ME and it didn’t take long time …
After the pandemonium at the airport on arrival with passport control and the private airport transport – I thought “Welcome to Istanbul, Wivi”.
I had expected Istanbul to be very rough in its edges – but as we enjoyed our transport, that pre-view disappeared the closer we came to the city.
Our little hotel, Peninsula Galata Hotel, a little perfect gem – with outstanding service, nothing was a problem … and the welcome we got on arrival I have never received at any other hotel, and I have stayed many nights at hotel in my lifetime. Located in Karaköy, only 2 mins walk to the waterfront and Galata Bridge. Will come back to the hotel in a later post.
After having dinner under the Galata Bridge the first evening (food wise not impressed) but with Yeni Camii in its evening dress as my table view – Istanbul had a hard grip around my heart.
Meeting Nia and to have Nia as our private guide was the highlight of the whole visit – if it hadn’t been for her and her husband, Ylimaz – we would have just been like all other tourists, running headless with maps and trying to get so much in as possible in one day.
There is so many things that is a MUST for a true tourist in Istanbul, things to see and do – but it’s impossible to get everything into 4 days and 5 nights. There was massive queues to nearly everything – to Hagia Sophia, I think if we had join that queue we will be still in it.
Hagia Sophia is a former Greek Orthodox patriarchal basilica (church), later an imperial mosque, and now a museum in Istanbul, Turkey. From the date of its construction in 537 until 1453, it served as an Eastern Orthodox cathedral and seat of the Patriarchate of Constantinople. except between 1204 and 1261, when it was converted to a Roman Catholic cathedral under the Latin Empire. The building was a mosque from 29 May 1453 until 1931. It was then secularized and opened as a museum on 1 February 1935. (text; Wikipedia.org)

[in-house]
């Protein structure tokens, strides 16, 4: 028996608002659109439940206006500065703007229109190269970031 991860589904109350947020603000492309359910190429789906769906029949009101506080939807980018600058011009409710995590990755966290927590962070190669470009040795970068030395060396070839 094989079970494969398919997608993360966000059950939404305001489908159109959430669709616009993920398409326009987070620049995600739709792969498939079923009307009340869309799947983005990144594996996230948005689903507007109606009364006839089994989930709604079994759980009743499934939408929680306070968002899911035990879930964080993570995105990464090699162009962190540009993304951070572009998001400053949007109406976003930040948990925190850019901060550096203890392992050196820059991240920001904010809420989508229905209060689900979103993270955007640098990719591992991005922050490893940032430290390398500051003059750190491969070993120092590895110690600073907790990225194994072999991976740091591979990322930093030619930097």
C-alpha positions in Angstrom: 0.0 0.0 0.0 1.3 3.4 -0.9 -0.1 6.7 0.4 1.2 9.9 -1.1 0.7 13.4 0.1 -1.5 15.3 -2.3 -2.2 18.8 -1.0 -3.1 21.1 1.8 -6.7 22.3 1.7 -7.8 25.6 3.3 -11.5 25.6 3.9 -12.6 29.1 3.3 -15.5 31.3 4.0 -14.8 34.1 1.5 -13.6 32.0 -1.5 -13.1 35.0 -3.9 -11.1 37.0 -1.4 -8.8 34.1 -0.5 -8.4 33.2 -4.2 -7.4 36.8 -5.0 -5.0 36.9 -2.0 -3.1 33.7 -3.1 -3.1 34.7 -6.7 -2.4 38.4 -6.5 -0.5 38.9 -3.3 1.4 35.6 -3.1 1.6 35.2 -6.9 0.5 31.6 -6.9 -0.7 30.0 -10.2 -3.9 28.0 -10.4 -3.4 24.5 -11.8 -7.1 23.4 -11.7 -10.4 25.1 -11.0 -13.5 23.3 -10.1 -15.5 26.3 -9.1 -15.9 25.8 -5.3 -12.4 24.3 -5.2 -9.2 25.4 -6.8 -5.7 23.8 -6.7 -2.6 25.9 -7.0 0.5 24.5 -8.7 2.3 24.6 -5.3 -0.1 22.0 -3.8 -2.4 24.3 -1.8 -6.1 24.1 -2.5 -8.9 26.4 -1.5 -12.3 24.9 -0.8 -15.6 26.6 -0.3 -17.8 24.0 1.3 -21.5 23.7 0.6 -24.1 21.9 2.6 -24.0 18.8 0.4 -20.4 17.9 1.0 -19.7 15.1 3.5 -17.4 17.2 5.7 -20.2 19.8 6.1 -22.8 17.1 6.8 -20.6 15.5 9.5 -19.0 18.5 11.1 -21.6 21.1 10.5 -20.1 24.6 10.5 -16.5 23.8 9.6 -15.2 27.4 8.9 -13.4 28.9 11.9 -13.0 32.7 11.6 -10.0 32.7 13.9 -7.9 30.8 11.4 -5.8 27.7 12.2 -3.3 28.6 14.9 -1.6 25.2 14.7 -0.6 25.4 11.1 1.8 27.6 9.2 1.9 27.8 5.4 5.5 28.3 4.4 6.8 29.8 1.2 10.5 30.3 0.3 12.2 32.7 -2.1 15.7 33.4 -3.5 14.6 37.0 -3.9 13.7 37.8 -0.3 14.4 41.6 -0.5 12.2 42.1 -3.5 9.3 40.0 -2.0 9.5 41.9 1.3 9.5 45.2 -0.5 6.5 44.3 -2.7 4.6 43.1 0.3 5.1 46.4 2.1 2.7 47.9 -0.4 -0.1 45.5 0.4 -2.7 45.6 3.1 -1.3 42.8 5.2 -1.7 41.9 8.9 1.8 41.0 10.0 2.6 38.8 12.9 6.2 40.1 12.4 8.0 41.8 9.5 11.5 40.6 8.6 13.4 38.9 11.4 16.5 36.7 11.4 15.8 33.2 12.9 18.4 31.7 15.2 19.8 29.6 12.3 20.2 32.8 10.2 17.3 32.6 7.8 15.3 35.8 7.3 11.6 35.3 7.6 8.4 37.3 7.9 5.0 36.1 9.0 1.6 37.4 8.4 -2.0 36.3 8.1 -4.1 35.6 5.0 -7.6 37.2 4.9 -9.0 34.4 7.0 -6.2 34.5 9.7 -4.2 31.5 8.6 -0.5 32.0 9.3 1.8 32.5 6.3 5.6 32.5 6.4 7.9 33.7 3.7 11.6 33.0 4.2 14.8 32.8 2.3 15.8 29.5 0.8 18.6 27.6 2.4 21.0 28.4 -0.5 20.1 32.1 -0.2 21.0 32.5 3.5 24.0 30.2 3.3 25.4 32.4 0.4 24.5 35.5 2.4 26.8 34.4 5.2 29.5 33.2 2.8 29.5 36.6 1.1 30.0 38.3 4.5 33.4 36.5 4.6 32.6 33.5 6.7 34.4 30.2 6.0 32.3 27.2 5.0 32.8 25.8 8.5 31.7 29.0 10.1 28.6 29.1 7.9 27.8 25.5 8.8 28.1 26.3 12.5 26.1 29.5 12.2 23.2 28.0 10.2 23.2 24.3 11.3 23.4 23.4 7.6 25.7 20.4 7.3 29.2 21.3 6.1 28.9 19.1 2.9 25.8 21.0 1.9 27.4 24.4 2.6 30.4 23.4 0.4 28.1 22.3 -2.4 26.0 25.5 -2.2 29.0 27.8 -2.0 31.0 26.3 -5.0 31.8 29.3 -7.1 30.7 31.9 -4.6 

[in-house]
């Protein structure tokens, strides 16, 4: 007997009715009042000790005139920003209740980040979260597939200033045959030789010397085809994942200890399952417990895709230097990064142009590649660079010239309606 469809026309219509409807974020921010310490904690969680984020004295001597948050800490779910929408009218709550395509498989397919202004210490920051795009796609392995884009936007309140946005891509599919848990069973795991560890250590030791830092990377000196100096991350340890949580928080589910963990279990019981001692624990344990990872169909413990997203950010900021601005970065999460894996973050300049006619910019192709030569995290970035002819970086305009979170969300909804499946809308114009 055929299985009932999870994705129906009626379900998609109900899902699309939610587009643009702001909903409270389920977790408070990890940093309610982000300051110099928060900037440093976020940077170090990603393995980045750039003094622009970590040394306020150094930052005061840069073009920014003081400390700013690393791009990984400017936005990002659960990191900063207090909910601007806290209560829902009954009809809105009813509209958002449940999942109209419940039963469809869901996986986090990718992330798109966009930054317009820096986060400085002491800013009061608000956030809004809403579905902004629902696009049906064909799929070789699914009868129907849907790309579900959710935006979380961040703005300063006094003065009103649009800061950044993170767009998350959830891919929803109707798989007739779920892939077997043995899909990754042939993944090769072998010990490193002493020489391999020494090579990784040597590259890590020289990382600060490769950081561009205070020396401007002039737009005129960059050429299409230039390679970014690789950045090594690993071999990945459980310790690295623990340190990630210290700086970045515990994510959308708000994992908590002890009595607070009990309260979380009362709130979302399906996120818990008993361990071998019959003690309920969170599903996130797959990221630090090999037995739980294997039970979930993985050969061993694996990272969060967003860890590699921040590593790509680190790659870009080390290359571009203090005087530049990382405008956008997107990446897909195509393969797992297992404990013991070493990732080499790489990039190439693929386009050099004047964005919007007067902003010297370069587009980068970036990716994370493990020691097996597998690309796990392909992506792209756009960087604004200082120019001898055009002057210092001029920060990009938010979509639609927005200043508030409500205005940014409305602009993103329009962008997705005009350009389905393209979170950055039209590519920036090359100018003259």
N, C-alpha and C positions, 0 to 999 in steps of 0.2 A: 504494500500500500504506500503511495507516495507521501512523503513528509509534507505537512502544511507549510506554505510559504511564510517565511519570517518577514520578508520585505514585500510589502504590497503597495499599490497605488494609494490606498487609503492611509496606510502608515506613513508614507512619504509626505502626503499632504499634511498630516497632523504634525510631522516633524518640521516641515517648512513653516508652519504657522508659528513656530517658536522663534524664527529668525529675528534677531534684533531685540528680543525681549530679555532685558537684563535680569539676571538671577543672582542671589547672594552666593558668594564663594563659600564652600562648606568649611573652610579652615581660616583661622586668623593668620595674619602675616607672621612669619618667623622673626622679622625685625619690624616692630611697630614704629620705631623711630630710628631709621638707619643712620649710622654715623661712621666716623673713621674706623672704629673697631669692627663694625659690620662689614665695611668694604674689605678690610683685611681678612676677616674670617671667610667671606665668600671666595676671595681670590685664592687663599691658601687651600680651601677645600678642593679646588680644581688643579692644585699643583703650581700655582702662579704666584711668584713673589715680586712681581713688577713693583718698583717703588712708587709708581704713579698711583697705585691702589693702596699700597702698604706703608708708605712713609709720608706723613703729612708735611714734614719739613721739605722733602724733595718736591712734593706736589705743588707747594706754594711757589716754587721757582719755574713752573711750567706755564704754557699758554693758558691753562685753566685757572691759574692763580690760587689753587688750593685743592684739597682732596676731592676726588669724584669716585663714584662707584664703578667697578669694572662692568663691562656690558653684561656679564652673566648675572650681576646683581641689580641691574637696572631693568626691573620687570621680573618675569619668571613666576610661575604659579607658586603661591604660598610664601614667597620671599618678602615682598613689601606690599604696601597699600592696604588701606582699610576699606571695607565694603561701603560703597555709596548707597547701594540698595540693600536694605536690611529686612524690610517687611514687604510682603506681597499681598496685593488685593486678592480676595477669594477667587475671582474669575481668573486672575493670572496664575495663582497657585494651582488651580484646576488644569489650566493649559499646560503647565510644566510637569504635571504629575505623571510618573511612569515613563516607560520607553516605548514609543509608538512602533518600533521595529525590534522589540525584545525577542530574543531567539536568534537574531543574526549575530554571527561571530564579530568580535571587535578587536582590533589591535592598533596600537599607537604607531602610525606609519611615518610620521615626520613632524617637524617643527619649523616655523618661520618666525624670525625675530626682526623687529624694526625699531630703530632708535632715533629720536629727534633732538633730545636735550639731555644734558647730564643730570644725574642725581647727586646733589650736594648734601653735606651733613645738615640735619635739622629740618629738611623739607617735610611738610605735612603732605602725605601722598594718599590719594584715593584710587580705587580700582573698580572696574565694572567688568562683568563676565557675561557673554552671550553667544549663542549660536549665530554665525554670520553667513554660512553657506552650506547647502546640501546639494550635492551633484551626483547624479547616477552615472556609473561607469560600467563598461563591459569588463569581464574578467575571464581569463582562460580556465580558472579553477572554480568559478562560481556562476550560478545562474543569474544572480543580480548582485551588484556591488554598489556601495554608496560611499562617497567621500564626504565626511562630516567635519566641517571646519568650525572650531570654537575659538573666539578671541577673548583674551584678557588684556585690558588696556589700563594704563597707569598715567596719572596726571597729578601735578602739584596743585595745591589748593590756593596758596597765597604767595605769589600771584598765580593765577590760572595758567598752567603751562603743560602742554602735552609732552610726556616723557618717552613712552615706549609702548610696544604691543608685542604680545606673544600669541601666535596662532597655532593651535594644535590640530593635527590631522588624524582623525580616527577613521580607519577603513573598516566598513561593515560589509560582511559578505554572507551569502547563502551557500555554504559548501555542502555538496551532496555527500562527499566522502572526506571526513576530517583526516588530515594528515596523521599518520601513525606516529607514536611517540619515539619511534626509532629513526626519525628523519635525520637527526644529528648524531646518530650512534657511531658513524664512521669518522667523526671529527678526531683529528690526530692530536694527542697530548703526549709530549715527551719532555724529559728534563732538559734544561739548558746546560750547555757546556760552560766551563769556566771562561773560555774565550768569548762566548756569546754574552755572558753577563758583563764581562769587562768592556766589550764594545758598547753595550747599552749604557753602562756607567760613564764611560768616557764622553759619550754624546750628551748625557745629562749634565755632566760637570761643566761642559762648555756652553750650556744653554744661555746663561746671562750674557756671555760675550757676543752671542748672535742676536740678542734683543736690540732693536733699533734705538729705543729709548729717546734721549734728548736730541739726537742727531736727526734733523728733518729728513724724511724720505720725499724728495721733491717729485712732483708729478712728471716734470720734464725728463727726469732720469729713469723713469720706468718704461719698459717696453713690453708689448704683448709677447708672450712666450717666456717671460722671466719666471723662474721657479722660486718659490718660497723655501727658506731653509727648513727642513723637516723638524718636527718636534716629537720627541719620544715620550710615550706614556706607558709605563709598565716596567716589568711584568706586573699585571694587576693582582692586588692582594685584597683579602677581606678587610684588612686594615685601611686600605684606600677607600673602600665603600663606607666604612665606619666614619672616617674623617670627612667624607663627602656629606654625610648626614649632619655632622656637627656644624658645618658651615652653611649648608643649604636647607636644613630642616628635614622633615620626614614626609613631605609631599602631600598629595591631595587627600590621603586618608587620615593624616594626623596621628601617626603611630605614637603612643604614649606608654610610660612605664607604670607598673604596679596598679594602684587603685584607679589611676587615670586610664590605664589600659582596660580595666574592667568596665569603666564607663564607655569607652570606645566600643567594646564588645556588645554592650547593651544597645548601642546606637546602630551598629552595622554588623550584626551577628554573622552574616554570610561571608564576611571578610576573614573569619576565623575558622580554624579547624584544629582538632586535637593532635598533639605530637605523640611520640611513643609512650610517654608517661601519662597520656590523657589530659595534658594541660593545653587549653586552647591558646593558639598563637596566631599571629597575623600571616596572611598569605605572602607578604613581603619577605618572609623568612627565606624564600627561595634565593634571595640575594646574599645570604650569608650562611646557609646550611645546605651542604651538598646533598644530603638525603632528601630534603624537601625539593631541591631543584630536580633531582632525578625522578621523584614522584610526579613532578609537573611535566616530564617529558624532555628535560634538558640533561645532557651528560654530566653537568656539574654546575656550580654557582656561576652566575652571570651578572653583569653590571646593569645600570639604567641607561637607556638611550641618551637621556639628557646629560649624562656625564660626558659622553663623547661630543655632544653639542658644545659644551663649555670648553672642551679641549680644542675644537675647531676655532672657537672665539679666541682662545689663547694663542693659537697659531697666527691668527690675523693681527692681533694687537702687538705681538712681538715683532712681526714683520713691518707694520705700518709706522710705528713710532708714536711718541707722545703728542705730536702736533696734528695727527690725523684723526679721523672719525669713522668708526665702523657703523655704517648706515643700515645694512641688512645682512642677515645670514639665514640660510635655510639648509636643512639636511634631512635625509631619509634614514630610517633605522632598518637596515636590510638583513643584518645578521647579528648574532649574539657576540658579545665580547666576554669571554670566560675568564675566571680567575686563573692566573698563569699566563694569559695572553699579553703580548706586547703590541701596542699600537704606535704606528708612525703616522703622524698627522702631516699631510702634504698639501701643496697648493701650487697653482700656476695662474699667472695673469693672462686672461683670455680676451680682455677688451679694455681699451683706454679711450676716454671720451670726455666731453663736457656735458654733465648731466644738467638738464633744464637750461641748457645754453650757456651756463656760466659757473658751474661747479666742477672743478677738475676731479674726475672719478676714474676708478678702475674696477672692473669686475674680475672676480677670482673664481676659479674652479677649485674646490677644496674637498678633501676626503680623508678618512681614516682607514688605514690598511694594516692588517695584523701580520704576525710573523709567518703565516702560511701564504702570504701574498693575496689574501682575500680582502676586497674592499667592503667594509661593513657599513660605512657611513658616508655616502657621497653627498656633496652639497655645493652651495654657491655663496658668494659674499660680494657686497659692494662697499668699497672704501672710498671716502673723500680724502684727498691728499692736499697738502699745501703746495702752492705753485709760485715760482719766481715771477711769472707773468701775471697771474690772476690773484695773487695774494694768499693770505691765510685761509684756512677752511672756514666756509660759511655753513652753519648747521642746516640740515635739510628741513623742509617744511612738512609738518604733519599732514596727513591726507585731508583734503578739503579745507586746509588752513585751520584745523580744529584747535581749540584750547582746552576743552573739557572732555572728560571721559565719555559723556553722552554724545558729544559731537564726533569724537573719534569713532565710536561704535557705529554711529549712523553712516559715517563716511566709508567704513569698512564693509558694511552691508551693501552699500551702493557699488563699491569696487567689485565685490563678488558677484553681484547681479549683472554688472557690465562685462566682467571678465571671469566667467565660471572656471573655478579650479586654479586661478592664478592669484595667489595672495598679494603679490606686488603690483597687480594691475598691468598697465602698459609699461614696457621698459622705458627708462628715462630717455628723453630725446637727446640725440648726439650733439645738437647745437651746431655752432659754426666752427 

A stunning building, but we didn’t join the queues and walked on to Topkapı Palace instead.
Never seen anything like in my life – the most beautiful grounds and the palace itself was enormous and it is so beauty. The wealth of Istanbul when it was built I can’t even grasp. 90 ton gold was use in 5 palaces commissioned by the Ottoman dynasty; Topkapı Palace, Yıldız Palace, Dolmabahçe Palace, Küçüksu Palace and Beylerbeyi Palace, built between 1460-1865.
We walked around for about 2 hours in the sunshine and we enjoyed a fantastic lunch at the restaurant on the cliff at the castle, Konyali, with the most fantastic view over the Bosphorus. Nia introduced me to Ayran – the Turkish yoghurt drink, which I really liked. It’s made from joghurt, salt, water and garlic. We had Doner kebab with a lovely rice.
Friday isn’t a good day for visiting mosques – it’s praying day, so we only took some photos of the Sultanahmet Camii (the Blue Mosque) and we supposed to go back to visit inside, but when we saw the amount of people that was queuing on Sunday, we decided to leave it to our next visit to Istanbul.
After leaving the Topkapi Palace we walked over to the Grand Bazaar – walked through some lovely areas, bohemia and colorful – posh and upmarket.
Grand Bazaar was too much for me to take in – far too much people for me to handle, not my thing at all. I was amazed by the whole set up, but it wasn’t for me. Have very difficult with people trying to make me buy things I don’t want.
But still I manage to buy a beautiful scarf on the way from the Bazaar to the Spicy Market.
I don’t dare to think about how far we walked the first day, my poor feet and in the evening we just had dinner at a very small restaurant in walking distance from our hotel; very tasty meatballs with pita.
The walk back to the hotel, I felt my life just flicked by me, by a passing car. Had I made one wrong step I would had been seriously injured. I could feel the draft from the speedy car in my skirt. The problem was that all pavements was under construction so we had to walk on the street. Istanbul drivers very aggressive both at land and sea.
Had a good night’s sleep and woke up with my first mosquito bites.
“Either I conquer Istanbul or Istanbul conquers me.”
Fatih Sultan Mehmet